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To striking actors, ad pay's the thing


Shawn Woodyard isn't a movie star. Not yet, anyway.

He does look like one. More specifically, he looks like Denzel Washington, and that fluke of genetics once boosted his career to lucrative heights.

But these are not-so-lucrative days for Woodyard and many other not-yet-celebrity actors across the country. Since May, about 135,000 of them have been involved in a little-noticed strike against the advertising industry.

It's a New Economy battle. The actors want their piece of Internet and cable TV profits. The advertisers that hire actors for TV commercials want to pay them less. The actors are refusing to work for certain advertising and production agencies. So the agencies are taking their business overseas.

That deadlock has led to picketing outside General Motors plants - including Baltimore's Broening Highway plant earlier this month - because GM is one of the world's biggest advertisers. To head off threats of boycotts against Coca-Cola and Procter & Gamble, negotiators began meeting again in New York on Sept. 13.

For Woodyard, 37, the strike has meant sporadic work and a tiny paycheck. Like every strike-afflicted actor, he has weathered plenty of rough spots before. But this time, the stakes are much higher.

There's the mortgage on his Silver Spring home. There's the rent on the Manhattan apartment he took on last year, with plans to seek more jobs in the profitable New York market. And, mainly, there's Mackenzy, his 8-month-old daughter. Woodyard is beginning to wonder whether it's time for a career change.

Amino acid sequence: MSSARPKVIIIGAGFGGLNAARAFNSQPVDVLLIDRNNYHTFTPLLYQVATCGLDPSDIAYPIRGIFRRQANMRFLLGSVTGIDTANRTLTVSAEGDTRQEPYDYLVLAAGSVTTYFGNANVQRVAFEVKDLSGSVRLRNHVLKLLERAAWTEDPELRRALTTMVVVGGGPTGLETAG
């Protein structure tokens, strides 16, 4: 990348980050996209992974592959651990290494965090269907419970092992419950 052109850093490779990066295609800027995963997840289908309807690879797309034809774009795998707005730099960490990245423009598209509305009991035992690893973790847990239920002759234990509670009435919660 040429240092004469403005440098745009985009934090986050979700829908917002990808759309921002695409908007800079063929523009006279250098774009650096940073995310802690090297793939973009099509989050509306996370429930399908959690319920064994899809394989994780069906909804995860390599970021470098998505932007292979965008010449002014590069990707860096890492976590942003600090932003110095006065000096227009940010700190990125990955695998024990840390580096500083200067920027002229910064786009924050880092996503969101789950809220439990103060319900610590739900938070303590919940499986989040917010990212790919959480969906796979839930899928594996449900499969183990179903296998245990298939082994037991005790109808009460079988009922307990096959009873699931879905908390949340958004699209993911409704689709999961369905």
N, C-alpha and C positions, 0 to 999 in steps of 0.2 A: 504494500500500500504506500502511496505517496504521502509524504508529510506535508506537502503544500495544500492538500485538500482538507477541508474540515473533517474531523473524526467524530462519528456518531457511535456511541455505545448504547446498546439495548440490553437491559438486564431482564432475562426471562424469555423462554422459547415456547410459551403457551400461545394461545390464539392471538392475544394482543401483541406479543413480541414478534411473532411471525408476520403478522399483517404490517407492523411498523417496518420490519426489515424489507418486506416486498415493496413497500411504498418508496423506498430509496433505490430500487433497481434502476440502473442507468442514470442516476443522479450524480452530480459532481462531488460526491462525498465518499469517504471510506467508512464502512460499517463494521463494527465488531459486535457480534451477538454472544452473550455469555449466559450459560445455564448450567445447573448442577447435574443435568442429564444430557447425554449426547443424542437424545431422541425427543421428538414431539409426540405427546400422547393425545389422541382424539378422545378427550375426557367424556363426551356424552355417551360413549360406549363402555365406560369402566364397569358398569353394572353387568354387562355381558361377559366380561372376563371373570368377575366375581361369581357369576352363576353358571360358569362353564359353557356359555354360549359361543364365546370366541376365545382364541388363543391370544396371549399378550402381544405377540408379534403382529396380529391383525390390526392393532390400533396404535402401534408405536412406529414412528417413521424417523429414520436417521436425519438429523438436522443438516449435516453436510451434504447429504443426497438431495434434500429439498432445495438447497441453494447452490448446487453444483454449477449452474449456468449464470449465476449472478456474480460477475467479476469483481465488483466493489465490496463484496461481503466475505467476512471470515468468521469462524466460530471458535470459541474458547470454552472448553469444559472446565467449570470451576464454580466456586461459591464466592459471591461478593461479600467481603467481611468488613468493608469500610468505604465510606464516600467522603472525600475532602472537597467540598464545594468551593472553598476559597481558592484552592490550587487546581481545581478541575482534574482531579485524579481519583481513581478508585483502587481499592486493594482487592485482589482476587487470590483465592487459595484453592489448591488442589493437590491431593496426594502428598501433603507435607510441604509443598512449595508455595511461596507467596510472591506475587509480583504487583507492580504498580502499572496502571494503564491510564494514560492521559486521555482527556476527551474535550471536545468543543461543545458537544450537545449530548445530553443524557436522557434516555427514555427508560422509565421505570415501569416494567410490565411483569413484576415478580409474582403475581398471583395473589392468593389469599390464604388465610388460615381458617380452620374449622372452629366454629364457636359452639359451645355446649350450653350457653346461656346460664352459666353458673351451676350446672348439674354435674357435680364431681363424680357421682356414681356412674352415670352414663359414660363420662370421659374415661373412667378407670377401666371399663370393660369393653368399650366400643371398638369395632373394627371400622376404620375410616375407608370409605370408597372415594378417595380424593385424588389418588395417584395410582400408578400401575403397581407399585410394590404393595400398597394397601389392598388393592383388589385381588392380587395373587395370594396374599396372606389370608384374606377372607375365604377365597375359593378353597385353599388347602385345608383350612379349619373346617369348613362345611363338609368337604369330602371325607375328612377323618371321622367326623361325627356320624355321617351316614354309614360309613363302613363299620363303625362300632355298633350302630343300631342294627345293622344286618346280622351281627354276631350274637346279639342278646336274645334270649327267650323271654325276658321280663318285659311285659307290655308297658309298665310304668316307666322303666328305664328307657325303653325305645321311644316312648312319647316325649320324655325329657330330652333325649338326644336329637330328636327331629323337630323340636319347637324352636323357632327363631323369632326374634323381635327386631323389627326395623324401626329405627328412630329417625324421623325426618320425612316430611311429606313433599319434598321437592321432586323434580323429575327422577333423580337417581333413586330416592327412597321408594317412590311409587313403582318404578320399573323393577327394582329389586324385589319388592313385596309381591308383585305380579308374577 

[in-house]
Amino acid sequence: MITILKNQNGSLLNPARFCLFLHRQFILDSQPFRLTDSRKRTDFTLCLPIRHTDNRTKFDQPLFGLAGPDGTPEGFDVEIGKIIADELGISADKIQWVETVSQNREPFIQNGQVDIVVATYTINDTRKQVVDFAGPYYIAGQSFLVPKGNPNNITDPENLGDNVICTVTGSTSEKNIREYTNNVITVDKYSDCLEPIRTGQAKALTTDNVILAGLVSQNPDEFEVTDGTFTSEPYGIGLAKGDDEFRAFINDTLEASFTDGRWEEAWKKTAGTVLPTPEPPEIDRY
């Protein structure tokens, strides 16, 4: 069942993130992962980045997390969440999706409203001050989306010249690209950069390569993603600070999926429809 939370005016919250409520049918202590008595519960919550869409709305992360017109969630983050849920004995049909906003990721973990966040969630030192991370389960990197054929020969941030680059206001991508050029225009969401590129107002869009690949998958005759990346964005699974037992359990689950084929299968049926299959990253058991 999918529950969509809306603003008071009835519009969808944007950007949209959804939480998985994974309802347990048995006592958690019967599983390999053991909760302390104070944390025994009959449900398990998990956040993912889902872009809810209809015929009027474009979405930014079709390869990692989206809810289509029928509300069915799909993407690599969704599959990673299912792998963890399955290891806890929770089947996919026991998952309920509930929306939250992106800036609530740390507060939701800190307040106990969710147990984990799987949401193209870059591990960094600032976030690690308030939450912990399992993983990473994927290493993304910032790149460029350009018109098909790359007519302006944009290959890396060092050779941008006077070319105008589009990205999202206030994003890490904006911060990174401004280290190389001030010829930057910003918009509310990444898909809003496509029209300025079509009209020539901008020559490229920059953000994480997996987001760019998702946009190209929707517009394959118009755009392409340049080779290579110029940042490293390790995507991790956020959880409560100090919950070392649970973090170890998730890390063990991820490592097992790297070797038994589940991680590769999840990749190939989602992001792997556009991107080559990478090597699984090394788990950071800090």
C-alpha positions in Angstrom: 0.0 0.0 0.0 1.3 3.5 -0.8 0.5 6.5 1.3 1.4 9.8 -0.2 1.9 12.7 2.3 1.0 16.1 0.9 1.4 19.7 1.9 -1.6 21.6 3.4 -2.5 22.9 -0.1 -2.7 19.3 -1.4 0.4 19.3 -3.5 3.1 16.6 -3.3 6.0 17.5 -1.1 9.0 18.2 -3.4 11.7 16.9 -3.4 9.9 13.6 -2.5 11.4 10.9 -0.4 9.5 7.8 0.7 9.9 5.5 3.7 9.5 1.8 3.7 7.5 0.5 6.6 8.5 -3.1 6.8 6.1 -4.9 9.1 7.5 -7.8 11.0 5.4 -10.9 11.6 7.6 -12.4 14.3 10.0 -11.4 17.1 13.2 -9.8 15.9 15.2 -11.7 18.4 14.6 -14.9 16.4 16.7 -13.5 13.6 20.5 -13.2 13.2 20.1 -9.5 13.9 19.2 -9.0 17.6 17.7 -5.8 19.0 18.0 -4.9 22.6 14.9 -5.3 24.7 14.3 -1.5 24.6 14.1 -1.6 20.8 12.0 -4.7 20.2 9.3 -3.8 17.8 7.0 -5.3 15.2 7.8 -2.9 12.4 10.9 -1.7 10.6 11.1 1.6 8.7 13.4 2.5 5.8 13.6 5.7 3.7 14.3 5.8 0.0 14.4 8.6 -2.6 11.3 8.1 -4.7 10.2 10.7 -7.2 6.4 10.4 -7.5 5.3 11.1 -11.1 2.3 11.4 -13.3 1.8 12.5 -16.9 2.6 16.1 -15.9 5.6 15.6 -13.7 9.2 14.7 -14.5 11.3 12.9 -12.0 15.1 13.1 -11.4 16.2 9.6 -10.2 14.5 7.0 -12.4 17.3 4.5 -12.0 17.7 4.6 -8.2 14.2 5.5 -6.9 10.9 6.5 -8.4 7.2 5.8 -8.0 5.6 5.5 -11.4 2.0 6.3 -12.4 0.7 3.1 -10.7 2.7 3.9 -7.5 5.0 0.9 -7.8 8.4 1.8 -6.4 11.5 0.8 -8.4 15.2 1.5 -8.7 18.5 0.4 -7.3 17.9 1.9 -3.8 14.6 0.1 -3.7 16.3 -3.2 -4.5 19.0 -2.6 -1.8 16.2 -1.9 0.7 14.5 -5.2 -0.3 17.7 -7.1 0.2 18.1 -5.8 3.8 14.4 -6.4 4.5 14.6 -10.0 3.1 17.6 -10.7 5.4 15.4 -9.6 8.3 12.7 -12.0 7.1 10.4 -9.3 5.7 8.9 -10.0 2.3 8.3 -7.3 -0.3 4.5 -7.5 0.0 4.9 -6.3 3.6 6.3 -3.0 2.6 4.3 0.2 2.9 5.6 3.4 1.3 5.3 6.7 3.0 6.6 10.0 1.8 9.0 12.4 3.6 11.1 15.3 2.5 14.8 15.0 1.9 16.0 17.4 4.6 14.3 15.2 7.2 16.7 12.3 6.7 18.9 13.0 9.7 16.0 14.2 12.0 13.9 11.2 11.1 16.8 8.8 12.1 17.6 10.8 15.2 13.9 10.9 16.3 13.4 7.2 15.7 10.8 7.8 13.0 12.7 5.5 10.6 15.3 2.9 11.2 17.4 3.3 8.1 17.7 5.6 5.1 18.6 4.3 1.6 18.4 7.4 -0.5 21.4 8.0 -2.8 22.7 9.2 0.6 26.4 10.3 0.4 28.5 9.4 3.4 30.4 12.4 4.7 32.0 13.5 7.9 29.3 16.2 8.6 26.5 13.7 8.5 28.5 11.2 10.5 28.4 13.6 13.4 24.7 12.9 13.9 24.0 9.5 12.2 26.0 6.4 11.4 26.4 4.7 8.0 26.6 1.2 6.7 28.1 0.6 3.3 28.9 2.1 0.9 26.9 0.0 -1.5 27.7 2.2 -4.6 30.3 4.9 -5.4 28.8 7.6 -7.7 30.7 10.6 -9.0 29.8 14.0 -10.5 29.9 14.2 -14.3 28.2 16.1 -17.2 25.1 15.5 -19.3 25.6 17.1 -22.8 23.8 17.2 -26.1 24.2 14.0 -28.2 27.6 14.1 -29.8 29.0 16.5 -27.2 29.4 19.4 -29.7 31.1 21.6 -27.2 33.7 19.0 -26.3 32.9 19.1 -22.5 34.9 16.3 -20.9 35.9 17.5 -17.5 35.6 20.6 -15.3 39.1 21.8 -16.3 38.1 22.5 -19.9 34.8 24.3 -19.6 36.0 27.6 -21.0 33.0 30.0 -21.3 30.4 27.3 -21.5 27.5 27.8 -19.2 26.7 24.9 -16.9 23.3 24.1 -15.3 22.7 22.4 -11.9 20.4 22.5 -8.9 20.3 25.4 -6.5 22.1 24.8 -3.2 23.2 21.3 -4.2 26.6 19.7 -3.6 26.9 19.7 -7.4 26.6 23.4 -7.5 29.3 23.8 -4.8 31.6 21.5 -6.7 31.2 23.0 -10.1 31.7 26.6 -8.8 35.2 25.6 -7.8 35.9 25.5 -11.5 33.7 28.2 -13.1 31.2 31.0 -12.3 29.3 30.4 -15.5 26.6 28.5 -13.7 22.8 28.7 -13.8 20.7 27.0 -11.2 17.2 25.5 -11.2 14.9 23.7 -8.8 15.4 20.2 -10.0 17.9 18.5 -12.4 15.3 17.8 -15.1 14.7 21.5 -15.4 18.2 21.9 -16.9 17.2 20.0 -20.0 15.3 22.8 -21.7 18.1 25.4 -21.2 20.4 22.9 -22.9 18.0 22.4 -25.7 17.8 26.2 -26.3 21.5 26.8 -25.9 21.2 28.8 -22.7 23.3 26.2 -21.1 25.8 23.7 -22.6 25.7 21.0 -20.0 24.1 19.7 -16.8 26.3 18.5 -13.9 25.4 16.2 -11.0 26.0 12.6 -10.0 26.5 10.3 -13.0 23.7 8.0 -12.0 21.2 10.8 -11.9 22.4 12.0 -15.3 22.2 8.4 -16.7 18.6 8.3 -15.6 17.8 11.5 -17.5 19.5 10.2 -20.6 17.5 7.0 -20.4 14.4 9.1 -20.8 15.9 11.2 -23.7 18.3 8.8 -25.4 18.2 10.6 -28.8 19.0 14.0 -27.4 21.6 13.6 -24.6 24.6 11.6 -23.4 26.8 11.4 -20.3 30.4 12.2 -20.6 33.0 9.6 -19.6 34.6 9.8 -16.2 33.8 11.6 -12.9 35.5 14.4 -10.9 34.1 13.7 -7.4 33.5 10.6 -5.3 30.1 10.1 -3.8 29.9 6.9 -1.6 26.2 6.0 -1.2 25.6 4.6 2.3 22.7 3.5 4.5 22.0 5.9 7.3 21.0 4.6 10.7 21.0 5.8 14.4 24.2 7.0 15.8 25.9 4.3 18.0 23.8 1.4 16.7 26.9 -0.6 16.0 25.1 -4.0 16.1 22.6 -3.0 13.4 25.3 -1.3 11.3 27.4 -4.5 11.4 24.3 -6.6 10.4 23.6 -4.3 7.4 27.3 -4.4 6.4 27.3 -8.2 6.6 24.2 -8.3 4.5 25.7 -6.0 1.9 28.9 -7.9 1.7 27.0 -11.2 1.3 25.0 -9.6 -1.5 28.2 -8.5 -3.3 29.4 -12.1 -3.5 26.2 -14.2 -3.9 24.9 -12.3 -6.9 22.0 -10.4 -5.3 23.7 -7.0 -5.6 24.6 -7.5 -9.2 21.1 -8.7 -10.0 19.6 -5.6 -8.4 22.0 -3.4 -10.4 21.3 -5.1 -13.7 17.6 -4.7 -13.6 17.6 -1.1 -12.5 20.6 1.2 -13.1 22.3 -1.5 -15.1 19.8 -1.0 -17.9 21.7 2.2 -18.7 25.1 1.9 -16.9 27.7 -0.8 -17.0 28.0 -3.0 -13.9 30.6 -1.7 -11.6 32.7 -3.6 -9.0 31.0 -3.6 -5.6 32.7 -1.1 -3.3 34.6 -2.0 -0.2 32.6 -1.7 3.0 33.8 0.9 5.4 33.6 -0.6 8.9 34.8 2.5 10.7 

"I've heard a lot of actors are having to consider other things," he said. "If you have another skill, you're boning up on that skill."

Woodyard's backup skill is computer technology. When he began his acting career in New York in 1986, he worked part time as a computer technician to pay bills. Since summer, he has been taking computer classes for certification as a Microsoft technician. Last week, he passed his final exam.

It was a bittersweet success because he doesn't want to give up his life as an actor, a life that began on the stage of York High School in Pennsylvania. But the question dogs him: "Am I going to stop being a professional actor?"

Woodyard grew up in York, son of a metallurgist and a seamstress, the fifth of six kids. He first acted at the city's performing arts high school, then studied theater and business at Cornell University and Penn State before moving to New York.

His mother wept when he disclosed his plans to be an actor. And she wept when she saw his apartment in the Spanish Harlem section of Manhattan.

Most nights, Woodyard dined on the $2.99 chicken wings and rice special from a nearby Chinese restaurant. Some days, he had only enough spare change for a one-way subway trip downtown. He'd walk home after a day of auditions.

After making peanuts and working temporary computer jobs at night, Woodyard was hired in 1988 to appear in a Coors Light commercial that aired on national television. He worked 2 1/2 days, but the ad ran nearly three years, making him about $30,000 in residuals.